Sunday, 21 September 2014

Good things come to those who wait

They say that good things come in threes...

Well, two good things have just happened to me, writing-wise.

There's a feature about my year in Corfu in the October issue of Good Housekeeping magazine. One of their feature writers contacted me after reading this blog.
I didn't make the front cover but then Tess Daly is rather beautiful, even if I've never actually watched Strictly Come Dancing.

And then I had jaw-dropping news that I'd won a holiday for two to Peru (to Peru!) in a travel writing competition for Saga and The Daily Telegraph.
There are two things I'm waiting to hear about, but I won't jinx them by saying what they are.  The moral of this story is you have to be in it to win it - you need to put yourself out there, here and everywhere, if that's what you want.

Yes, you'll get rejected - lots of times - and wonder if it's really worth carrying on. But if you love writing, you're passionate about it, you just do it - as with any other all-consuming interest or hobby.

You do it because you want to, you enjoy it, it's what makes you you.

My head hasn't quite filled the room yet, but there is part of me thinking yes! after an unsolicited encounter with a drunken Scot earlier this year, which has preyed on my mind ever since she snarled: 'The trouble with you is, you're riding on the back of past success. Just because of what you achieved in the past doesn't mean the things you do now are any good.'

Ouch. At the time, I consoled myself with the fact that she was drunk and I was not, having gone on the wagon for Dry January.  But it did get to me.

It was worthy of a blog, really, but rather embarrassing in this sweet, gambolling world I have created for myself from my window. Conflict is good in writing, but I wasn't prepared to share that with the world.

But as with all these put downs, the moral of this story is don't give up. If you want to do something, and think you can do it, just do it. Don't let lack of confidence or people eaten up with bitterness get you down.

You are in charge of your destiny. And only you. And if you are indeed riding on the back of past success, then well, good on you. If it's your success in the first place, why not?

And, as my old primary school teacher always used to  say: 'If at first you don't succeed, try, try, try again.'

Which is sort of ironic really, because the person she was quoting was Robert the Bruce. Who was Scottish.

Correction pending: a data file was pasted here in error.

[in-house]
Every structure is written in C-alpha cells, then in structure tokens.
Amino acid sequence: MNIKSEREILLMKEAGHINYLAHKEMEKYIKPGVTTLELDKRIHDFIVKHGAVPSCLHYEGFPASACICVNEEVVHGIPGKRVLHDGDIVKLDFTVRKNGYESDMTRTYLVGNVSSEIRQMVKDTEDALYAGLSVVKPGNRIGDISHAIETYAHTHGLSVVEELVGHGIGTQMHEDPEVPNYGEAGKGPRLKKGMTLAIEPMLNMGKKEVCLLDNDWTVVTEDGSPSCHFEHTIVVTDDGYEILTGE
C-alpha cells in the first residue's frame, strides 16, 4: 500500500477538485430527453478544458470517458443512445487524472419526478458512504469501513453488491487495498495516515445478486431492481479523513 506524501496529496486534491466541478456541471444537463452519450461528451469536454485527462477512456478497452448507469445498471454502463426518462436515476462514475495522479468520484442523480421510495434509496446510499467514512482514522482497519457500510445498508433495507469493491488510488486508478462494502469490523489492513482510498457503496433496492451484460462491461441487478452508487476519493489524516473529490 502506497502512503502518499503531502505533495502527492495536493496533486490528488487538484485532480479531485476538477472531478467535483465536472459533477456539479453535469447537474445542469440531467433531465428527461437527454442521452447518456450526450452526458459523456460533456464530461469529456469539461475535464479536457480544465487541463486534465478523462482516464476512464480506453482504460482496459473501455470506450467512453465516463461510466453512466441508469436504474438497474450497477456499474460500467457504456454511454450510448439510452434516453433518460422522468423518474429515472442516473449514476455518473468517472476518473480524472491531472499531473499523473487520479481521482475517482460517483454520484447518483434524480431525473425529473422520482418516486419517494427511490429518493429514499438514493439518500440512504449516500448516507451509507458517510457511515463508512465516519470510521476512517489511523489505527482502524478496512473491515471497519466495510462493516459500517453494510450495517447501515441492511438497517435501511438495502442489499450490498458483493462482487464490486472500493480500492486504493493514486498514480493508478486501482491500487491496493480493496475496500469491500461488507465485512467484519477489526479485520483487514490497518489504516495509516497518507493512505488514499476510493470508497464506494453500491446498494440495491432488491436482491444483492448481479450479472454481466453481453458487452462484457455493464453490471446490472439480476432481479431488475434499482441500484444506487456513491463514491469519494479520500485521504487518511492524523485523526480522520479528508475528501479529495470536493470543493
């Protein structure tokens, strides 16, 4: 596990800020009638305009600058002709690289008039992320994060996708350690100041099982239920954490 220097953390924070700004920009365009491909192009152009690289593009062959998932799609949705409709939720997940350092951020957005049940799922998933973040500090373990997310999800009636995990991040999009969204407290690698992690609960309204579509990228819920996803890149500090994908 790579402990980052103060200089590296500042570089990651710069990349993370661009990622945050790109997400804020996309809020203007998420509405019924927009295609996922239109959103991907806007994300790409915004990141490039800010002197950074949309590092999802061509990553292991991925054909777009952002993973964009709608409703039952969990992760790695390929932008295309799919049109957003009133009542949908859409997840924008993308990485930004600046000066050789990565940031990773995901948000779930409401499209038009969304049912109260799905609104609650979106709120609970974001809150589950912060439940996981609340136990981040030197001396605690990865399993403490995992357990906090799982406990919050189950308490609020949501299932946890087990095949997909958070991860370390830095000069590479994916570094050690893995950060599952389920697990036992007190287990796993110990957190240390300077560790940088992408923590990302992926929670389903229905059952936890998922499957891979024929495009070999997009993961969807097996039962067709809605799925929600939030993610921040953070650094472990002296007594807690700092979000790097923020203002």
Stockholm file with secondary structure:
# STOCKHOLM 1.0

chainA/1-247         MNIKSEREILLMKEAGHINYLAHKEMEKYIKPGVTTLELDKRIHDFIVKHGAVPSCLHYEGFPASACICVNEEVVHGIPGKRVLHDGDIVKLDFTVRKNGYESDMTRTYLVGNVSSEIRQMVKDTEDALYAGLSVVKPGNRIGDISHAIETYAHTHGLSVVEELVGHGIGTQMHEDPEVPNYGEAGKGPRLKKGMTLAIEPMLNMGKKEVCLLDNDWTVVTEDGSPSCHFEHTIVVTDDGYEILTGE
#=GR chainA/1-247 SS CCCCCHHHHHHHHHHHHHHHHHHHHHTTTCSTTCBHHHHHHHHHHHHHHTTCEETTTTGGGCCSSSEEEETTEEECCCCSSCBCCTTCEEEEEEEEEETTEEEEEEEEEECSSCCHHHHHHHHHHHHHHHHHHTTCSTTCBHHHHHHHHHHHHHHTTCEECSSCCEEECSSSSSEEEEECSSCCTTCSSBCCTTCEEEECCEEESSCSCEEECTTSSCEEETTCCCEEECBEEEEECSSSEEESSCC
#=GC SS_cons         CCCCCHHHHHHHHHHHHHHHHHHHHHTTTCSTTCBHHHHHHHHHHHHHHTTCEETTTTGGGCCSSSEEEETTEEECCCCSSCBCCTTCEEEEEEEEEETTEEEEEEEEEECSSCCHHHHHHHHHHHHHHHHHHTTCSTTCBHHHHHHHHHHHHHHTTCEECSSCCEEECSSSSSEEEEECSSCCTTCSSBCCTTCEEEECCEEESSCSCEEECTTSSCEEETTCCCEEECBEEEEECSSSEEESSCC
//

That's about it.

Love Maddie x

Thursday, 18 September 2014

From a magical bay in Ithaca

The four old friends bob around in the water. Three of them are wearing white hats and all have sunglasses on.

It's a daily ritual, this swim in the bay at the bottom of their village. They chat in gabbled Greek, they exclaim, they laugh. And then they swim slowly to the shore, still talking, a loud kalimera! shouted at them by a local fisherman.

A cool breeze ripples across the water and what sounds like a tune from a faraway flute winnows across the bay as the wind catches in the wires of the masts of yachts anchored by the Cave of the Nymphs.
The clear, blue-green water laps around the boats and on the fine shingle. In the distance, there's a goat bell tinkling

I am sitting in the sheltered bay of Polis, on the north west tip of Ithaca. It's not hard to imagine, in this wonderfully peaceful place, that this is the true home of Homer's wandering hero, Odysseus.

Like Penelope, I sit and wait patiently. And then Mr Grigg returns with two large bags of bay, thyme and sage collected from the hillside.

That's about it.

Love Maddie x

Thursday, 11 September 2014

The view from a bar in Kastos, Greece

Laid-back, Latin music is playing in the little bar by the harbourside on the island of Kastos, Greece.

The wooden chairs - directors' chairs - are full of Dutch people speaking a strange, guttural, glottal, purring language only the Dutch understand.

There is a blast from a ship's horn down on the quayside and all eyes turn to a twin-masted wooden vessel, a tripper boat called Christina.

The Dutch people pay for their beers and coffees, taking their hats, sunglasses and smiles back along the harbour.
And now the sound of a Latin trumpet wafts through the bar's shutters onto an empty terrace.

A dog barks and the cicadas are like constant maracas accompanying this jazz tune which whirls around in my head and through the clean, warm air. The island hugs its bigger, more rugged brother Kalamos in the wine dark waters of the Ionian Sea, close to the Greek mainland.

A kitten snakes its way along the terrace, after jumping from the arms of an America woman who says: 'I'm gonna take this little one home with me.'

Far out in the bay, our boat Nestor, named after the wise old man of The Iliad, bobs about in solitary splendour, nose pointing towards Meganisi, Ithaca and Kefalonia to the west, our next ports of call on this odyssey.
The music turns into something like the theme for Muscleman on Opportunity Knocks, an anchor chain clunks as a boat heads for the open sea and the sun hides behind a blanket of mackerel clouds as a swallow thinks about flying south.

And, for a while, the small village of Kastos sleeps. Until the next tripper boat arrives.

That's about it.

Love Maddie x

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